Senior official says Iran has halted 20 percent enrichment
No immediate comment from the UN nuclear agency that regularly inspects Iranian nuclear sites, though diplomats say unaware of any such halt.
Iran has stopped enriching uranium to 20 percent, one of the key demands of world powers in talks over Tehran's disputed nuclear program, a senior Iranian parliamentarian was quoted as saying.
The International Atomic Energy Agency in Vienna, which regularly inspects Iranian nuclear sites, said it had no comment for now.
IAEA inspectors are believed to visit Iran's enrichment facilities about once a week. Iran enriches uranium to 20 percent fissile concentration at the Fordow underground site and also at a research and development site at Natanz.
Diplomats from member states accredited to the IAEA said they were not aware of any cessation of higher-level enrichment.
Any such move would come as a major surprise, as Western experts believe Iran would want to use its higher-grade enrichment as a bargaining chip to win relief from crippling sanctions. Iranian MPs have in the past made statements about Iran's nuclear program that were later denied by the government.
Hossein Naqavi Hosseini, a senior member of Iran's parliamentary national security commission, also said Tehran had only stopped enriching uranium to levels above the 5 percent needed for civilian power stations because it already had all the 20-percent enriched fuel it needs for a medical research reactor in Tehran.
"Enrichment over five percent depends on the needs of the country; Iran's nuclear industry requires 20-percent enrichment for providing the fuel for its Tehran reactor, but this site has its required fuel at the moment and there is no need for further production," the parliament's website quoted Hosseini as saying late on Tuesday.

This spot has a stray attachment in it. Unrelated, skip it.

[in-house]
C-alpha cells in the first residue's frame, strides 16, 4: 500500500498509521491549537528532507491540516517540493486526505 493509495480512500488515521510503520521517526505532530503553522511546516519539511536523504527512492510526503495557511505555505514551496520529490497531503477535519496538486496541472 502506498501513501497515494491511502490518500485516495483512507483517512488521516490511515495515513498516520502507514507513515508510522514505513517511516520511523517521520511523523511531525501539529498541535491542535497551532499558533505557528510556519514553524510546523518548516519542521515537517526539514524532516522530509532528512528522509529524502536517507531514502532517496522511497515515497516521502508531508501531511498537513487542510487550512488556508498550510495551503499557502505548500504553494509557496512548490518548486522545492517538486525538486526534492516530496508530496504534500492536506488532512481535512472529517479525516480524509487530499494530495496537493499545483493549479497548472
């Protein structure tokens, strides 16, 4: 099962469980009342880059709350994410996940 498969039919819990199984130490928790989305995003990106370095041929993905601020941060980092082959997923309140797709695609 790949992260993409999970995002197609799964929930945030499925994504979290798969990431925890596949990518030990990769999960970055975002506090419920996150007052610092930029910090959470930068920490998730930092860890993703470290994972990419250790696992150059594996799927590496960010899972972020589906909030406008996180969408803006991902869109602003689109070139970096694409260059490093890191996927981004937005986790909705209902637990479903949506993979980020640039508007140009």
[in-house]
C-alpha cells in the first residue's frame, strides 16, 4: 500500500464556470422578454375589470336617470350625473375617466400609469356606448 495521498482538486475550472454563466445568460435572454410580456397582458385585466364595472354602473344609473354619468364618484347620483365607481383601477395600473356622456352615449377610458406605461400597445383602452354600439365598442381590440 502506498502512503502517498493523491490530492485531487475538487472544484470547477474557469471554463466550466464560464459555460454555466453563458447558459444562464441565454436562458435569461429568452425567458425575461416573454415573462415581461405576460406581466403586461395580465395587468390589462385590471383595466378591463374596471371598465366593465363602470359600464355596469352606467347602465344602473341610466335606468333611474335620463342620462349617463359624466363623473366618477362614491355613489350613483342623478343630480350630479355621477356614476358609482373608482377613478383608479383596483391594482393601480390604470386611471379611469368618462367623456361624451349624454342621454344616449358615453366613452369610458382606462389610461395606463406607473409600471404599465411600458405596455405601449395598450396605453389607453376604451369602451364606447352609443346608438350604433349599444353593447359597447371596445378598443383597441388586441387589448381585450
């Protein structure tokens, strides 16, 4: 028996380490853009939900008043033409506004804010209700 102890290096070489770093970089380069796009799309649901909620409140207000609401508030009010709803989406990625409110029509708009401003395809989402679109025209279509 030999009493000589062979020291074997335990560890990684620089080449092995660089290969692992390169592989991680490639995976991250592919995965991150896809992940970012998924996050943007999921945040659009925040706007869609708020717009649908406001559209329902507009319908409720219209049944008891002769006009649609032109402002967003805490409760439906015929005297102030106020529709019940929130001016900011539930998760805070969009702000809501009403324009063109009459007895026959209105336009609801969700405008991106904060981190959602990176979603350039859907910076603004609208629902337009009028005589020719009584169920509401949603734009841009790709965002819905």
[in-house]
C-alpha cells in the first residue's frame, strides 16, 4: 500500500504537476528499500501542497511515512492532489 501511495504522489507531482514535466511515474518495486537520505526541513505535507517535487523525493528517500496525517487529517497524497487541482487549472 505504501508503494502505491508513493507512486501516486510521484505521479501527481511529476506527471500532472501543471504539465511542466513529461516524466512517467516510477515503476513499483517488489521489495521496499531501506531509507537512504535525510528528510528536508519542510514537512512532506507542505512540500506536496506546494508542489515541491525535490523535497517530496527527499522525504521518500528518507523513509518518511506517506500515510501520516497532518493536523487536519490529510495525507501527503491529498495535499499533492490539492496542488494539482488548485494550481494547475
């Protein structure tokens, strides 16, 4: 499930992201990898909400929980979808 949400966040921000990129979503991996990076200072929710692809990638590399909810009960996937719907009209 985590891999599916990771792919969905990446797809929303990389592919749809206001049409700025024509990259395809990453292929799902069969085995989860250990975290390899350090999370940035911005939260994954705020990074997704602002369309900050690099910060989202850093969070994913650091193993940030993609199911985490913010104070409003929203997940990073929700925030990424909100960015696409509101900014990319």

"Tehran will decide whether to have over 5-percent enrichment or not itself, but the issue of suspension or halt of enrichment activities is meaningless because no production is taking place at the moment," he said.
Western officials have said they need Iran to stop enriching uranium to 20 percent, increase the transparency of its nuclear program, reduce its uranium stockpiles and take other steps to assure the world it does not want nuclear weapons.
While members of parliament's national security commission are likely to be briefed on the nuclear program, they are not directly involved in policy making. The big decisions are made by Supreme Leader Ayatollah Ali Khamenei.
Iran and six world powers - the five permanent members of the UN Security Council, plus Germany - emerged from a fresh round of talks in Geneva last week over Tehran's nuclear activities saying they had been positive and constructive.
The talks were the first since relative moderate President Hassan Rouhani came to office in August promising to try to resolve the nuclear dispute and win an easing of stringent international sanctions that have hurt Iran's economy.
Follow-up talks will be held in Geneva on Nov. 7-8.
Tehran denies allegations by Western powers that it is seeking the capability to produce nuclear arms.
After enriching uranium to levels of 20 percent, it is a relative short technical step to increase that to the 90 percent needed for making a nuclear warhead.
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